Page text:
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CB08-106

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FOR IMMEDIATE RELEASE:  THURSDAY, JULY 10, 2008

New Orleans Population Continues Katrina Recovery; Houston Leads in Numerical Growth

     New Orleans, hard-hit by Hurricane Katrina in 2005, was the fastest-growing large city in the nation between July 1, 2006, and July 1, 2007. This follows the city having the largest rate of population loss since 2000.

     Houston, another city near the Gulf Coast, led the nation's cities in numerical increase during the period. New Orleans had the fifth largest numerical growth.

     U.S. Census Bureau estimates released today show New Orleans' population rose by 13.8 percent to 239,124 during the one-year period, to lead all cities with populations of 100,000 or more in rate of increase. New Orleans was followed by Victorville, Calif., whose population climbed 9.5 percent to 107,221. Victorville, in Southern California's San Bernardino County, saw its population pass the 100,000 mark for the first time in 2007.

     Three Texas cities made the fastest-growing top 10: McKinney and Denton (near Dallas, ranking third and 10th, respectively) and Killeen (near Austin, ranking sixth). Rounding out the top 10 were North Las Vegas, Nev. (fourth); Cary, N.C. (near Raleigh, ranking fifth); Port St. Lucie, Fla. (on the Atlantic coast, seventh); Gilbert, Ariz. (near Phoenix, eighth); and Clarksville, Tenn. (on the Kentucky border, ninth). (See Table 1. [Excel]).

     Houston added 38,932 residents between July 1, 2006, and July 1, 2007, to lead the nation in numerical population increase. Houston, which reached 2.2 million, was joined by three other Texas cities: San Antonio (third), Fort Worth (fourth) and Austin (eighth). North Carolina also contributed multiple cities to the list: Charlotte (ninth) and Raleigh (10th). Rounding out the top 10 were Phoenix (second), New Orleans (fifth), New York (sixth) and Atlanta (seventh). (See Table 2. [Excel]).

     New York continued to be the nation's most populous city, with 8.3 million residents. This was more than twice the population of Los Angeles, which ranked second at 3.8 million. Chicago, with 2.8 million, was third, followed by Houston and Phoenix (1.6 million). (See Table 3. [Excel])

     Other highlights:

2006-2007

  • New to the listing of the 25 most populous cities in 2007 is Nashville-Davidson, Tenn. (a city-county consolidation), 25th with a population of 590,807. In addition, Fort Worth moved up to 17th place; Charlotte to 19th; and Milwaukee to 22nd. Washington fell out of the top 25.
  • California and Texas each placed five cities on the listing of the 25 fastest-growing and on the list of the 25 biggest numerical gainers between 2006 and 2007.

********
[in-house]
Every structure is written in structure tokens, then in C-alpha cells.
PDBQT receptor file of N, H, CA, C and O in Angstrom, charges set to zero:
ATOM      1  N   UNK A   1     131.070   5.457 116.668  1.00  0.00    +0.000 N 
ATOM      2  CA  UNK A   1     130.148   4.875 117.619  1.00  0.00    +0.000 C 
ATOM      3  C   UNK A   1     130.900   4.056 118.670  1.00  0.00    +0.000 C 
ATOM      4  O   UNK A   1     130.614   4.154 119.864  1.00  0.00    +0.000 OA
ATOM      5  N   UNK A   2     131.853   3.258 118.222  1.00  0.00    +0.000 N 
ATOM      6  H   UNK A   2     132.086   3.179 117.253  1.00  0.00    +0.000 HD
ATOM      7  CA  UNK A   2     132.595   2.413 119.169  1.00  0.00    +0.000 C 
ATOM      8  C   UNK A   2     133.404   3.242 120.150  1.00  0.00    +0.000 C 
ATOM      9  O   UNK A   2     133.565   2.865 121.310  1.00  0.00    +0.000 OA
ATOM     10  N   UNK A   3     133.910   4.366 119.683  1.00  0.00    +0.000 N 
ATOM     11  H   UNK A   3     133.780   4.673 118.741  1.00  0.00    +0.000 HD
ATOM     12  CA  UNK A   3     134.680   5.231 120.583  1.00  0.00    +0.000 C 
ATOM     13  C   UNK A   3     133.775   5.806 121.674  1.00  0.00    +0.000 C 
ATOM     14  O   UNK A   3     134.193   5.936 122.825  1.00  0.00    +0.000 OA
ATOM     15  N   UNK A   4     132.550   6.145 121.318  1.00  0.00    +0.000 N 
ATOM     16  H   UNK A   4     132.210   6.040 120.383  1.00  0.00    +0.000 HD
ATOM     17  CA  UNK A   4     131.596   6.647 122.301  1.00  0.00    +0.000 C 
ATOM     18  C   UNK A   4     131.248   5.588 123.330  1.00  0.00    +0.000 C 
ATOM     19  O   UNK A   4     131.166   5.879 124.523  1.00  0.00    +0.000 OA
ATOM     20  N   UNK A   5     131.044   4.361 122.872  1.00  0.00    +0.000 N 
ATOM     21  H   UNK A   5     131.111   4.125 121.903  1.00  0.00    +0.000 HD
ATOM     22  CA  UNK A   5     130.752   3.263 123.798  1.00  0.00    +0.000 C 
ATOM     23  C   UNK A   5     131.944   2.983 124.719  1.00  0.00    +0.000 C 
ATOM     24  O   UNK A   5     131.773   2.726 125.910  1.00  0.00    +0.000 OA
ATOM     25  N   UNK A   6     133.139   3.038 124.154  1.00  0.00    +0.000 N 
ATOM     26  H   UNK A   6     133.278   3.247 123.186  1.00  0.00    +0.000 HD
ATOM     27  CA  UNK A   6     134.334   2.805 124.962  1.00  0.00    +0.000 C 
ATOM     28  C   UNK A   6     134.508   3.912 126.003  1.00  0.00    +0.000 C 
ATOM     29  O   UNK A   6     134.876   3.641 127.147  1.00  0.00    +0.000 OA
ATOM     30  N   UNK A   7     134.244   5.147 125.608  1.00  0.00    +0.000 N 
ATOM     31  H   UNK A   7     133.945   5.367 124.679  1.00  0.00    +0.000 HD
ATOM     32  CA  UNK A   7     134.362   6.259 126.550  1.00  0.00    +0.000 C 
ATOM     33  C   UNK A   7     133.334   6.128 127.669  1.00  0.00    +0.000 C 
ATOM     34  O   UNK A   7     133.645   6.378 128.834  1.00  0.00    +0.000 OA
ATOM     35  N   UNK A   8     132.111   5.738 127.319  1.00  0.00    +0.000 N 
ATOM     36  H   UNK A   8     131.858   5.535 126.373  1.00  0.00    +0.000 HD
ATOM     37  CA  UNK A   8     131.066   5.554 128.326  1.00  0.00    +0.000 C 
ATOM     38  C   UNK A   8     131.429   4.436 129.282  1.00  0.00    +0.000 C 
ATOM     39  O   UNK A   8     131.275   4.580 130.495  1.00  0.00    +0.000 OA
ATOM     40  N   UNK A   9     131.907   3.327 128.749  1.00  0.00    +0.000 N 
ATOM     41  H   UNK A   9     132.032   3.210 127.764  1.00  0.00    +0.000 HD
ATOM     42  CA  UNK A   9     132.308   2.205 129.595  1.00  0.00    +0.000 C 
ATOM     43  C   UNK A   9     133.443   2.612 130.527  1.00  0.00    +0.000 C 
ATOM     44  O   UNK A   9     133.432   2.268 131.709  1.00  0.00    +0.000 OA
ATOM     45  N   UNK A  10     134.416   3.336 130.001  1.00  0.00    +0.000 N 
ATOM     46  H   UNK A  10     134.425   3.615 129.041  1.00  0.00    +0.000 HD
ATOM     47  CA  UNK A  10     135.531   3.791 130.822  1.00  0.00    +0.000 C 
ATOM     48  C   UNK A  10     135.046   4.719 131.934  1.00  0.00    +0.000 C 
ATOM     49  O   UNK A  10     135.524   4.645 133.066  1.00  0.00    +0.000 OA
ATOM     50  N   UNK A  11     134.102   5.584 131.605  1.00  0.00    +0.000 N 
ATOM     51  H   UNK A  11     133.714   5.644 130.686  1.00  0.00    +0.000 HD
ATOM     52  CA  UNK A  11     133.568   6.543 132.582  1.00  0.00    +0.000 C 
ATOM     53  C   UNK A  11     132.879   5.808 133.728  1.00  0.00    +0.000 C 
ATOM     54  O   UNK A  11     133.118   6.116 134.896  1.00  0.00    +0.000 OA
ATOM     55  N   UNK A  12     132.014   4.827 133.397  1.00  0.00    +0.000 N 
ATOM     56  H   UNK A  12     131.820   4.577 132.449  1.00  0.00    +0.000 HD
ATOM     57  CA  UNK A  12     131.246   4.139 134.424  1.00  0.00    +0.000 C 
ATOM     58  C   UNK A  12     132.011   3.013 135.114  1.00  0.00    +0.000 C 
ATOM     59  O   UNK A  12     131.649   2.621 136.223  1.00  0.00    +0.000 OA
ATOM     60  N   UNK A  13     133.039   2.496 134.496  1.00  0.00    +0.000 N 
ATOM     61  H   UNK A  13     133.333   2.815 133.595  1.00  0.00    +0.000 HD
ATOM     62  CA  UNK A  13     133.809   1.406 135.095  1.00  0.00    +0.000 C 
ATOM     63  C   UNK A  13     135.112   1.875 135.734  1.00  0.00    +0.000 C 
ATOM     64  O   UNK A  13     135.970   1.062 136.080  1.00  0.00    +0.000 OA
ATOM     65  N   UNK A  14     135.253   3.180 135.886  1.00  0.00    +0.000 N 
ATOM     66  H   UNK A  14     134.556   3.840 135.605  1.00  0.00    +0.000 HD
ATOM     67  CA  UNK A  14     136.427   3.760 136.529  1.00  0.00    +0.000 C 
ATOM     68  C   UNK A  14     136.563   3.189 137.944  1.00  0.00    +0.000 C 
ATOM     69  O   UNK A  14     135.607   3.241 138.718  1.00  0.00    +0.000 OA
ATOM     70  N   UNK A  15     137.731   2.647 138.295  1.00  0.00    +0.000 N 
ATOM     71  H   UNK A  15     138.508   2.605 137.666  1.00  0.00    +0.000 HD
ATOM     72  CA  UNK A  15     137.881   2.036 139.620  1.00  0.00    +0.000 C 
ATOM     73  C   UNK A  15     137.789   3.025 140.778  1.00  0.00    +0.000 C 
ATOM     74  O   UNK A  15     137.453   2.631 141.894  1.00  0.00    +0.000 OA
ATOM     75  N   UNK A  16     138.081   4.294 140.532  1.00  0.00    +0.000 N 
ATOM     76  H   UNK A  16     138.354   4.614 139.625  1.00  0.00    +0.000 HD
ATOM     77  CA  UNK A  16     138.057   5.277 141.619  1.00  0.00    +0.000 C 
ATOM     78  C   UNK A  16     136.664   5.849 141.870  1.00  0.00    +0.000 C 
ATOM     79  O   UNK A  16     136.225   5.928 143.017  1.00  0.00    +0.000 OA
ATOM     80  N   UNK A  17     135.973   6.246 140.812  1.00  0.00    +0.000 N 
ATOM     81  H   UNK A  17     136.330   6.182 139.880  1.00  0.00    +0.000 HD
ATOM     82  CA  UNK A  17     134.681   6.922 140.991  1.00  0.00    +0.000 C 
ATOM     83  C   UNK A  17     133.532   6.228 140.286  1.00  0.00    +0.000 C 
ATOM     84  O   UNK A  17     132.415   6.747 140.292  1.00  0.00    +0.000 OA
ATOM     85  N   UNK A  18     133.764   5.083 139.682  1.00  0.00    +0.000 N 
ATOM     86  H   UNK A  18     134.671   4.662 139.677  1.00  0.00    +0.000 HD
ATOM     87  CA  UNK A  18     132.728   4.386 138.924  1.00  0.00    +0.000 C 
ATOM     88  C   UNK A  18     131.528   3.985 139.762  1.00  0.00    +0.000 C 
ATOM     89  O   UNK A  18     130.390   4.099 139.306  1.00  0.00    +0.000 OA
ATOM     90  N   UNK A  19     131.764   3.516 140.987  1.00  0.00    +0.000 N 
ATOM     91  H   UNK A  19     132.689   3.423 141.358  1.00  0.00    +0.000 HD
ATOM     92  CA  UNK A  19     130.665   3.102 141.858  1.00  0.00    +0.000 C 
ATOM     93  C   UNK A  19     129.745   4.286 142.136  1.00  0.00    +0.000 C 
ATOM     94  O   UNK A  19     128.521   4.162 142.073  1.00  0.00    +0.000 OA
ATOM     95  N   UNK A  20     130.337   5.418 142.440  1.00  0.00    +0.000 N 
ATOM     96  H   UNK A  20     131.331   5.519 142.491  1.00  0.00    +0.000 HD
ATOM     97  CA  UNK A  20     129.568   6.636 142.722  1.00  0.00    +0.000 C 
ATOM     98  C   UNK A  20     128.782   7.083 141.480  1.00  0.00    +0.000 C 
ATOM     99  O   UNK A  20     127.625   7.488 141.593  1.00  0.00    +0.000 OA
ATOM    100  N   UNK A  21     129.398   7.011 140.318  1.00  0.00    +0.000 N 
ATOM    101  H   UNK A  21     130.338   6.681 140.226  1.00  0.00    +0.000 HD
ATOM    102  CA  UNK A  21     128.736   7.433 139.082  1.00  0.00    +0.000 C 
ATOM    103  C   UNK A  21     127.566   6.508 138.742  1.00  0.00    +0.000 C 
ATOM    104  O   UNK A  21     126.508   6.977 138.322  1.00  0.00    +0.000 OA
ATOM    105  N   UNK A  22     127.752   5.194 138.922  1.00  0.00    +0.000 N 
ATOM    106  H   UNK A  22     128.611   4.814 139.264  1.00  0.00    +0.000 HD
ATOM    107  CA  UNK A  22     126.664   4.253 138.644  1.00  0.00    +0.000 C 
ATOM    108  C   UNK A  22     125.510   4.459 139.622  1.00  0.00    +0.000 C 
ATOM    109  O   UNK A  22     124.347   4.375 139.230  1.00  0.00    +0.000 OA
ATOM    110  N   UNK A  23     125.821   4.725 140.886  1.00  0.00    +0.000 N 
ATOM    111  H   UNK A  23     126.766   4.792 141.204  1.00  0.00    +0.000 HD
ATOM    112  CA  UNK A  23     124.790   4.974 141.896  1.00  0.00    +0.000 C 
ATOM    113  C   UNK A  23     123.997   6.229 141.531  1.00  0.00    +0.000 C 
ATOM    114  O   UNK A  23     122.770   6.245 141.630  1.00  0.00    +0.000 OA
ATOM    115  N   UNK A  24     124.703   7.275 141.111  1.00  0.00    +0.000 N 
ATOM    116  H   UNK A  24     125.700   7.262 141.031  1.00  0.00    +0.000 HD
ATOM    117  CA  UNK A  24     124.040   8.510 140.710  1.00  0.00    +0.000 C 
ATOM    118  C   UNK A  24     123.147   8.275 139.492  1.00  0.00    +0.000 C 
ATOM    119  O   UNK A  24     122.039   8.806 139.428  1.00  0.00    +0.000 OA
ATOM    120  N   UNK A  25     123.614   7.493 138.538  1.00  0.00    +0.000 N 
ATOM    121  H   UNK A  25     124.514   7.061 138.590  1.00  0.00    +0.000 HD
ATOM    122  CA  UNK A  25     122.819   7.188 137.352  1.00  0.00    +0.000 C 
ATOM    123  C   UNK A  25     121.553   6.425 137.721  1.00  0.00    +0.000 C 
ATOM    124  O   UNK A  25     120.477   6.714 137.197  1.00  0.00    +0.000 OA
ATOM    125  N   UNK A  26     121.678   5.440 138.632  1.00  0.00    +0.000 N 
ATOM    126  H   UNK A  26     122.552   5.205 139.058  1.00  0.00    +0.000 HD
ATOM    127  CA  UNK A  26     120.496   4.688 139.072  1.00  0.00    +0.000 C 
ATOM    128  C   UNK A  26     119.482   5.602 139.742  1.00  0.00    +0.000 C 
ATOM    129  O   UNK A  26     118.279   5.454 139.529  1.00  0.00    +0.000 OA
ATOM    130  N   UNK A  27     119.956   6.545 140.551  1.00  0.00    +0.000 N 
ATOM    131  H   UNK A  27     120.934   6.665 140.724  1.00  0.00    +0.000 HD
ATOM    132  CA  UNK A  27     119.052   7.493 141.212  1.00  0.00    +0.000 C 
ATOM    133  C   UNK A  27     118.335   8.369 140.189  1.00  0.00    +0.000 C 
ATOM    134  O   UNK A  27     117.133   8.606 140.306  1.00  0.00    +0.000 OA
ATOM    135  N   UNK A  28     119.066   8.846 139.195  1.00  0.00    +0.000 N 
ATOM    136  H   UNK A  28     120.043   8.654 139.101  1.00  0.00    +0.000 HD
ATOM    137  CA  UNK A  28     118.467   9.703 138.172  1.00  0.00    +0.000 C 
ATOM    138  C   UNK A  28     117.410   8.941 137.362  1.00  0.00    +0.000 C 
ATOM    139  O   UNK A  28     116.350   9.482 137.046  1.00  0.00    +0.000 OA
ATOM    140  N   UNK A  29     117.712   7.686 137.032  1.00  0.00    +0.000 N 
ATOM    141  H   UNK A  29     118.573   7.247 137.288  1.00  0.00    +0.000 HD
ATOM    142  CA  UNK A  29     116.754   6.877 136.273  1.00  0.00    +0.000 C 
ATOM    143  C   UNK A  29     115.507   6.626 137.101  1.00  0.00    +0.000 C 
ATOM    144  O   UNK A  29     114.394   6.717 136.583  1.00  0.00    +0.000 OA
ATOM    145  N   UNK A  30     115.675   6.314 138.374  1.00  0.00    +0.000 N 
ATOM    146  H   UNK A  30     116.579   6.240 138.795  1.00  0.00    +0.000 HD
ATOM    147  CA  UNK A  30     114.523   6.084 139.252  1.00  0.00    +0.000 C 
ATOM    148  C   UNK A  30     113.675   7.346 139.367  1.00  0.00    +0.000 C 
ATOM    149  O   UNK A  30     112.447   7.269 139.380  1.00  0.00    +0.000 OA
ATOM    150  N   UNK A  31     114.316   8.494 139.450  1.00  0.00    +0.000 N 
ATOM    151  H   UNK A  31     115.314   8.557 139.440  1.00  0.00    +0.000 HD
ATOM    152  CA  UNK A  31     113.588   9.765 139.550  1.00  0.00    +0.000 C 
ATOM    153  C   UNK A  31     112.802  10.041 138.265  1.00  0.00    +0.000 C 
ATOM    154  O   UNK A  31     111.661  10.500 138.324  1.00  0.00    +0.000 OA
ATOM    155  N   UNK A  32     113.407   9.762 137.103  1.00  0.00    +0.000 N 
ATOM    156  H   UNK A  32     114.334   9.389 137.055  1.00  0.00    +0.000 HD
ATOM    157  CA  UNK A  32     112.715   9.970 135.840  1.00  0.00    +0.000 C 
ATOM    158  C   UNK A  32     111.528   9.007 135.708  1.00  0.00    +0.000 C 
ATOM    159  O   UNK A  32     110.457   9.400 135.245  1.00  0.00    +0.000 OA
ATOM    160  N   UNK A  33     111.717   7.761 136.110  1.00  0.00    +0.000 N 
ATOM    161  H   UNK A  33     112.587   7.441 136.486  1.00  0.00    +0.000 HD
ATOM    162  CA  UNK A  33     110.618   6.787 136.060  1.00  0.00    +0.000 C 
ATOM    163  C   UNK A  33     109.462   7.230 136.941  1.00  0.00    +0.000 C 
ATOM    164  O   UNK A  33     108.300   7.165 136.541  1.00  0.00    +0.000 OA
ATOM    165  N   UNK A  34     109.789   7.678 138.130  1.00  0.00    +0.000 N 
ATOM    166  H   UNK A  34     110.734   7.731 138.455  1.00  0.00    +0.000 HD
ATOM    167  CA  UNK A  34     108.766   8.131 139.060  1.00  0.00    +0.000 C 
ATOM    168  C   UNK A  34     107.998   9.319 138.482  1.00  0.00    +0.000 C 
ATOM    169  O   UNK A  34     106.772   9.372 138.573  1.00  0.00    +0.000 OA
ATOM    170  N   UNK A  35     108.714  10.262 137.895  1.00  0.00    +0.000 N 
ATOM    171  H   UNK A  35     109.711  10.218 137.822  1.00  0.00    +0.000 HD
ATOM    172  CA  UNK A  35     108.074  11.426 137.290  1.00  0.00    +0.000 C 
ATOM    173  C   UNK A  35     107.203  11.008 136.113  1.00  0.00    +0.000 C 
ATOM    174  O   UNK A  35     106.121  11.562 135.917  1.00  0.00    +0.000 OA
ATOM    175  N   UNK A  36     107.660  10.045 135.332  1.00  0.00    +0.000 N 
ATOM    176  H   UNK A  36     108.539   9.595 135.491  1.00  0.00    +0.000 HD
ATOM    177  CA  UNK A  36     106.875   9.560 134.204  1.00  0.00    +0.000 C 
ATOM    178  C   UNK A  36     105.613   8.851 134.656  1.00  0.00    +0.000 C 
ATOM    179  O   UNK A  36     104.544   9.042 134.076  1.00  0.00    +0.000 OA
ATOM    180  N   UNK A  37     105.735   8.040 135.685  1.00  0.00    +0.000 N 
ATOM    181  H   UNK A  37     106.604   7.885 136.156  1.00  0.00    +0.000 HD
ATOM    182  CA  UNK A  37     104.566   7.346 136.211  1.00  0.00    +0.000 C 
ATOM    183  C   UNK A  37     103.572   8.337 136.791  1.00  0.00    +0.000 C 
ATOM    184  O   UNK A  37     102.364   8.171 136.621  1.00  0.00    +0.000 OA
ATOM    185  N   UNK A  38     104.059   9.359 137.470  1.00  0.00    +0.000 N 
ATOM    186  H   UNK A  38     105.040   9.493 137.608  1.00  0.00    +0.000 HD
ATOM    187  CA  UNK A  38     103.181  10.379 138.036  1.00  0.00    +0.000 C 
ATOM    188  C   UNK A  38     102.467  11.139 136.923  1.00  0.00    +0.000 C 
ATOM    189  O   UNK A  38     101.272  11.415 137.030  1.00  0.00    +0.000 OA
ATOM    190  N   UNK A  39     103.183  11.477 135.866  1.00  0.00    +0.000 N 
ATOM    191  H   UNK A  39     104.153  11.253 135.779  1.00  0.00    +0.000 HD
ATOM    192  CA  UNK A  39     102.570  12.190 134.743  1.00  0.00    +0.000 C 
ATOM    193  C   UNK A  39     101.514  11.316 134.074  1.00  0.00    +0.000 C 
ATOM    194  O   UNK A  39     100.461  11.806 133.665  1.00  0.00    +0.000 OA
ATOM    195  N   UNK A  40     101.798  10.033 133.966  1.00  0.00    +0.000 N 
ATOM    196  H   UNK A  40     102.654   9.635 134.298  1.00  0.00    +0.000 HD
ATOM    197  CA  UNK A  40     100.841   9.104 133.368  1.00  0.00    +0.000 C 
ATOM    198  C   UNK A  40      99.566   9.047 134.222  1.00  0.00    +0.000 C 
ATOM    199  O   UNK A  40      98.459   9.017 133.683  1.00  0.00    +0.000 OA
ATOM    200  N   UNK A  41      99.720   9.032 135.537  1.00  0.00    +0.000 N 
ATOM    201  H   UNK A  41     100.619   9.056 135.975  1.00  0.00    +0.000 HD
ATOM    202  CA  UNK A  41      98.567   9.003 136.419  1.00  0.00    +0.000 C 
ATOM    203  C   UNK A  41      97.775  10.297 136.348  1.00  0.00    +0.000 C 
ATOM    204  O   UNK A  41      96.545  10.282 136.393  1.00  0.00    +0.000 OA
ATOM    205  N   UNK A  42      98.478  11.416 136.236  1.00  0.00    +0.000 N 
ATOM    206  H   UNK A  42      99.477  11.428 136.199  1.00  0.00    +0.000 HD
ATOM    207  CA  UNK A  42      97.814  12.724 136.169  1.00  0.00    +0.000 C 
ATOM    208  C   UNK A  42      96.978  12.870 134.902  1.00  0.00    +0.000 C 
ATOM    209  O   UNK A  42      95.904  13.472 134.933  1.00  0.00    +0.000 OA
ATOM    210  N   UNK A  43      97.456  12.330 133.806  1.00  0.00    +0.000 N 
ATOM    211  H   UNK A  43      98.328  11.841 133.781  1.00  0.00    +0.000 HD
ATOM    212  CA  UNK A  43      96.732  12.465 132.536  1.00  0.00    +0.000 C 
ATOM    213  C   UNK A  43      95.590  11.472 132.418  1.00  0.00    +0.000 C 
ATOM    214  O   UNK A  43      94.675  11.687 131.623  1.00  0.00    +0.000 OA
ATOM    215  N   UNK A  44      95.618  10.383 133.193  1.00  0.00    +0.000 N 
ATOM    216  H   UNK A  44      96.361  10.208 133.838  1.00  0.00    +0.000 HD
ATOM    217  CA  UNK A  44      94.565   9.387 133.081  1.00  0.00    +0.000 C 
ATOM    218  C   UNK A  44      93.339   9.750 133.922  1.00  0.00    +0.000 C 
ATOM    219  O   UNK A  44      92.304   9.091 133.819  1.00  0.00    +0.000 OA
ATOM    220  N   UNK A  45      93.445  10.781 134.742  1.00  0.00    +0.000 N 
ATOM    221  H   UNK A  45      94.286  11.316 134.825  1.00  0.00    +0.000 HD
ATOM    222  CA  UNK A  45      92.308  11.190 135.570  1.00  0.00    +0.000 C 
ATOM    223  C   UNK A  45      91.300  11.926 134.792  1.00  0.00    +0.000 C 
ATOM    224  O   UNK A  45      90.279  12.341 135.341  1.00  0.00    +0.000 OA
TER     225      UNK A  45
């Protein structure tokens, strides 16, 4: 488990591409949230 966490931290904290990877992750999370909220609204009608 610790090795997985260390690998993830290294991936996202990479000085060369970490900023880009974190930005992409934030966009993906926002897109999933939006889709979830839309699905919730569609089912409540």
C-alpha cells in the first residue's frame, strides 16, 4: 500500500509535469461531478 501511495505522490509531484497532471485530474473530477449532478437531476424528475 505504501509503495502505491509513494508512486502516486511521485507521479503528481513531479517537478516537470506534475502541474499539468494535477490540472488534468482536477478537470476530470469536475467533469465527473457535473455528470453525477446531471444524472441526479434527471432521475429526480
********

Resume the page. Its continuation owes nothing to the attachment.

• Other cities making both lists of the 25 largest numerical gainers and the 25 fastest-growing from 2006 to 2007: New Orleans; Victorville; North Las Vegas; Port St. Lucie; Gilbert; Fort Worth; Raleigh; Atlanta; Henderson, Nev.; and Bakersfield, Calif.
  • Columbus, Ga., had the largest percentage decrease from 2006 to 2007. Its population decline is attributable to a decline in the population living in military barracks. Columbus was followed by Baton Rouge, La.; Hollywood, Fla.; Jackson, Miss.; and Coral Springs, Fla. Six of the 25 fastest-losing cities were in Florida.
  • Cleveland suffered the largest numerical decline in population from 2006 to 2007, followed by Columbus, Ga.; Baton Rouge; Philadelphia; and Baltimore.

2000-2007

  • McKinney, Texas, was the nation's fastest-growing city between April 1, 2000, and July 1, 2007, as its population more than doubled to 115,620. North Las Vegas was second, as its population rose 83.6 percent to 212,114. Eight of the top 25 were in California: Victorville, Elk Grove, Irvine, Roseville, Rancho Cucamonga, Moreno Valley, Bakersfield and Fontana.
  • New York was the largest numerical gainer, adding 265,873 residents over the period. Houston, which added 233,876, was second. Five other Texas cities made the top 25: San Antonio, Fort Worth, Austin, McKinney and Dallas.
  • New Orleans experienced both the largest rate of loss and largest numerical decline during the period, as its population fell 50.7 percent (from 484,674 to 239,124). Cleveland had the second greatest rate of loss (8.3 percent, from 477,472 to 438,042), with Philadelphia ranking second in numerical decrease (from 1,517,550 to 1,449,634).

     For more information about the geographic areas for which the Census Bureau produces population estimates, see <http://www.census.gov/popest/geographic>.

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These estimates are produced using housing unit estimates to distribute the county population to subcounty areas within the county. Housing unit estimates use building permits, estimates of construction where no building permits are reported, mobile home shipments and estimates of housing unit loss to update housing unit change since Census 2000.
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Source: U.S. Census Bureau | Public Information Office | PIO@census.gov | Last Revised: February 10, 2014